They therefore represent a unique opportunity to better respond to the changing expectations and aspirations of the society in which we live and to develop strategies and innovative business models adapted to a world undergoing profound changes.
How can the SDGs be achieved?
Action by all sectors of society is essential to achieving the SDGs: governments, the private sector, civil society and citizens. It requires everything from global actions that ensure resources and solutions for the benefit of everyone, to local actions that affect each country's policies, budgets and institutions, to small things that can be done from the comfort of your own home (see the guide 170 daily actions to transform our world [PDF]). Partnerships among all sectors are essential to achieve the objectives.
What is the 2030 Agenda and why is it so important?
The 2030 Agenda for Sustainable Development is the most comprehensive action plan agreed to date to eliminate extreme poverty, reduce inequality and protect the planet. The 17 SDGs defined by the Agenda are a fundamental part of it, as they help translate its fundamental values and principles into concrete and measurable results. In adopting it, Member States pledged to mobilise the resources necessary for its implementation through partnerships that focus especially on the needs of the poorest and most vulnerable.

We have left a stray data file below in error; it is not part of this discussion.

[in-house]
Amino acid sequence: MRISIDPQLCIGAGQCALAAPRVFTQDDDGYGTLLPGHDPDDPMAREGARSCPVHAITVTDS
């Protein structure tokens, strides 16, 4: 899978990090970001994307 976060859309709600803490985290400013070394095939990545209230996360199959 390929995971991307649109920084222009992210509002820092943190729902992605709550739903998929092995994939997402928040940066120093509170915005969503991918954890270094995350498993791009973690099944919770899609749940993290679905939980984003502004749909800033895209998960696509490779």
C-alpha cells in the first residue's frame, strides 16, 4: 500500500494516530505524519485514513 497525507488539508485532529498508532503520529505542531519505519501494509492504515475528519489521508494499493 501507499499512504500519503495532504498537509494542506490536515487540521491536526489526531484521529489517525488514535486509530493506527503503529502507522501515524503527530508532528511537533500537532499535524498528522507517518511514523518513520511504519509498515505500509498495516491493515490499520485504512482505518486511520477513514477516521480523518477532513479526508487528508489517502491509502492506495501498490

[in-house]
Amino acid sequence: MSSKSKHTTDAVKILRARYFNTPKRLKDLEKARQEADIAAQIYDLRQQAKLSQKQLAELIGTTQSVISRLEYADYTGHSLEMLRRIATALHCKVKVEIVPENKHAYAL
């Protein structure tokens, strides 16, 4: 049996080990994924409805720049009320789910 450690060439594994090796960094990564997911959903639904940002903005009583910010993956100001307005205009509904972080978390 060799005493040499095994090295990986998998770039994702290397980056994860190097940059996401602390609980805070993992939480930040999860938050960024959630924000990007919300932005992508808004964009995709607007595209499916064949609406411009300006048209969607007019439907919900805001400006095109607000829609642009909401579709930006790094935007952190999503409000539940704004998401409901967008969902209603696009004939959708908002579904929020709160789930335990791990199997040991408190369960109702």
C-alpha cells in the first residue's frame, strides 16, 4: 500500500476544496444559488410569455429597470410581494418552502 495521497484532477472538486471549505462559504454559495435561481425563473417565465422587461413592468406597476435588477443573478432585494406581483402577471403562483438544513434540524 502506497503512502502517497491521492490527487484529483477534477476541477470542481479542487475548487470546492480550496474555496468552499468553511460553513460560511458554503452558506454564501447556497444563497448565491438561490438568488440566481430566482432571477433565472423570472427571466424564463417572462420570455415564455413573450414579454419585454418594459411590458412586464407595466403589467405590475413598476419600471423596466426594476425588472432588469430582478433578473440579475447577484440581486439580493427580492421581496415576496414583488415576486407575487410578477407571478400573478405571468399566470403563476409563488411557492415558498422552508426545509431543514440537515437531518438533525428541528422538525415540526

What content does the 2030 Agenda cover?
The 2030 Agenda is based on five fundamental dimensions, also known as the 5Ps: people, planet, prosperity, peace and collective participation. With the inclusion of peace and collective participation in the traditional approach to sustainable development, the 2030 Agenda has given more depth to this concept. Sustainability is the essence of these five dimensions, which will guide development policy decisions until 2030.
- By 2030, Iberdrola will bring electricity to 16 million people in emerging or developing countries who at present live without it
- Salamanca hosted the first Ibero-American Conference on Sustainable Development Goals from June 27 to 29 2018
- Iberdrola is joining the Plataforma x Aire Limpio initiative, a platform for clean air that intends to improve air quality in cities across Spain